This means Ms. Oswald has to tell Mr. Pink that Twelve is in town. Awkward since, as far as Danny knows, she hasn’t seen the Doctor since the events of the Orient Express. So what does she do? Lies to Danny’s face. Twice. With ease. First by saying she called the school but had to leave a message. She only backtracks when Danny catches her out and THEN she throws the Doctor under the bus by saying he called her. When that lies falls flat, she deflects by asking Mr. Pink if he realizes he’s lost one of the children.
Out of all the companions on New Who, Clara is the only one that seems to be morphing into a mini-Time Lady. This pragmatism mixed with selfishness is becoming more pronounced. Interesting.
Danny is distraught, both at the thought of assumed sociopath Twelve being in charge of a child and the fact that Maeve needs medication of some sort. As mad as he is at Clara for lying, his first priority is keeping the kids safe and getting them home. By contrast, Ms. Oswald’s first thought is on how to solve the mystery — were they asleep for years or did the forest grow fast? — and she seems momentarily nonplussed by the verbal slap to get her shit together and focus on the children.
Back in Trafalgar Square, the Doctor is trying to get a reading but it’s all trees. The Sonic still doesn’t do wood. But something new! As far as I can remember, Twelve’s rant about wood having no mechanisms or circuits to control…not even rudimentary communication…is the first solid explanation we’ve gotten for why the Sonic Screwdriver is ineffective against wood.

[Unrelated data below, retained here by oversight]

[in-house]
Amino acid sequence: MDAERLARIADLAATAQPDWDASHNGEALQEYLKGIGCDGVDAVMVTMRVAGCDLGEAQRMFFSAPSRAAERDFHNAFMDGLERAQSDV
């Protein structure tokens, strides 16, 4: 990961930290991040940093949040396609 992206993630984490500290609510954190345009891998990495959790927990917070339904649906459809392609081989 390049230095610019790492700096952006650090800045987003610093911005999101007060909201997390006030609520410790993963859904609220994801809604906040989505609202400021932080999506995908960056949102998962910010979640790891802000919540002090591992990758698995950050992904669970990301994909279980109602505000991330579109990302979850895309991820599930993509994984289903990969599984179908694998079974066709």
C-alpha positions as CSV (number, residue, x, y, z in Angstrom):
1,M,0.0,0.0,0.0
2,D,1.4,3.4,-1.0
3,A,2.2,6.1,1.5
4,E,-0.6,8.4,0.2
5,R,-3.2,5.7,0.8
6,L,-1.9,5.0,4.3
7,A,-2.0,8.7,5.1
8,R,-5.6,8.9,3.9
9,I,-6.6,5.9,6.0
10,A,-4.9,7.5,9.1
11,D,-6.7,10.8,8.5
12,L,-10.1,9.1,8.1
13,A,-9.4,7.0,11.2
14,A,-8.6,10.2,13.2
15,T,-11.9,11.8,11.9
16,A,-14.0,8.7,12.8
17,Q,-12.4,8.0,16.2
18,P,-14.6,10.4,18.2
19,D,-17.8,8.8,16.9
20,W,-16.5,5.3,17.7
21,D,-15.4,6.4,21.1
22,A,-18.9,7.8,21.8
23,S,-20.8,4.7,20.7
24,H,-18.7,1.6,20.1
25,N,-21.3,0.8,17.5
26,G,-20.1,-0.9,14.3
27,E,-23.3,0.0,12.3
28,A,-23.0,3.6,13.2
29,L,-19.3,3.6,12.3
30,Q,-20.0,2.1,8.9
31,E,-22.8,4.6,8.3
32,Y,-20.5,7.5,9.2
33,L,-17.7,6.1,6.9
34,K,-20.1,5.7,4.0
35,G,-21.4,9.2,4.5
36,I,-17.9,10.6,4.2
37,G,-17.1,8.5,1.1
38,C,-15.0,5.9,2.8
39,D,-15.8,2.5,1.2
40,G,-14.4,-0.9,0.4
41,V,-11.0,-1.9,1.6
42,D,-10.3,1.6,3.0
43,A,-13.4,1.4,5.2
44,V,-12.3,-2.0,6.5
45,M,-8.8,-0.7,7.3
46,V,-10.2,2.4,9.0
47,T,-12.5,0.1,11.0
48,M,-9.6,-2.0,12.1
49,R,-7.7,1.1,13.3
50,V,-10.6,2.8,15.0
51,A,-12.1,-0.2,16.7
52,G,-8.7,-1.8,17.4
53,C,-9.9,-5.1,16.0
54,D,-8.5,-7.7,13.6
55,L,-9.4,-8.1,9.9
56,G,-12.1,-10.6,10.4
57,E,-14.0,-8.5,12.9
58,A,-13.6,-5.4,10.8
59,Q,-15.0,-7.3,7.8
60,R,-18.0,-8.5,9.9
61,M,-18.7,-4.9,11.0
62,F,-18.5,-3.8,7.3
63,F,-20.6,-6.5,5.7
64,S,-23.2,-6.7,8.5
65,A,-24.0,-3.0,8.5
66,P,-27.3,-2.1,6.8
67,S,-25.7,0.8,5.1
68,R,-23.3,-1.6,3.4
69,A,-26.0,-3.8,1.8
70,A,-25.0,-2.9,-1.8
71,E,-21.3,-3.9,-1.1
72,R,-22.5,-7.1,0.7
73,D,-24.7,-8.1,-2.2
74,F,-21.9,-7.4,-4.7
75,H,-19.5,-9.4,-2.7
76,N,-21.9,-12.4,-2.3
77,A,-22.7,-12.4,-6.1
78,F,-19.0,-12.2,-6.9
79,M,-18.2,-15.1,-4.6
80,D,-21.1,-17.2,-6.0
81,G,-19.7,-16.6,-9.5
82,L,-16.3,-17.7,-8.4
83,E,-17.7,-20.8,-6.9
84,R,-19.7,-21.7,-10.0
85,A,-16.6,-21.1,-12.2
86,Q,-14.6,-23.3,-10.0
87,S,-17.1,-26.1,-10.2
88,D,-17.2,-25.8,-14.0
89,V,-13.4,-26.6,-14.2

Maeve, with the wisdom of children, states you don’t have to talk to communicate. “I don’t have a phone and I know my mom is worried about me.” Bam! A Time Lord just got outwitted by tiny human.
Speaking of Maeve’s mom, she’s also having an argument about the logistics of picking up her kid and is shocked to open the front door to dense underbrush. So either the WHOLE world has been asleep or this is indeed a fast-growing forest.
The field trip group is trucking through the underbrush towards the TARDIS and Maeve. Our ginger dendrologist — named Ruby because really? — points out one of the trees has blossoms and nuts, which is weird. Clara tries to balance the teaching moment with being desperate to get to the Doctor and, assumedly, safety.
All the kids want to do is take a selfie with the lion statue, though.
We get a flashback to Mr. Pink teaching math and I know I’m supposed to be focused on how the kids are acting nicer and smarter than in their daily lives but all I can think about is how Danny draws an “X” weird.
Meanwhile, in the present, the kids newfound interest in education continues. Nelson’s Column wobbles menacingly and the kids rip out part of the underbrush to show Ms. Oswald and Mr. Pink something amazing. The trees have no rings.
Enter the Doctor, right on cue, to say “Of course” they have no rings because the trees grew up overnight. Which makes me wonder how well that went over in parts of the world where “overnight” was actually “the middle of the freaking day.” Clara is confident the Doctor can solve all this but Twelve is still not one for sugarcoating things, even in the presence of children. There’s nothing to save humanity from, this is a natural catastrophe. First the Ice Age, and now the Tree Age.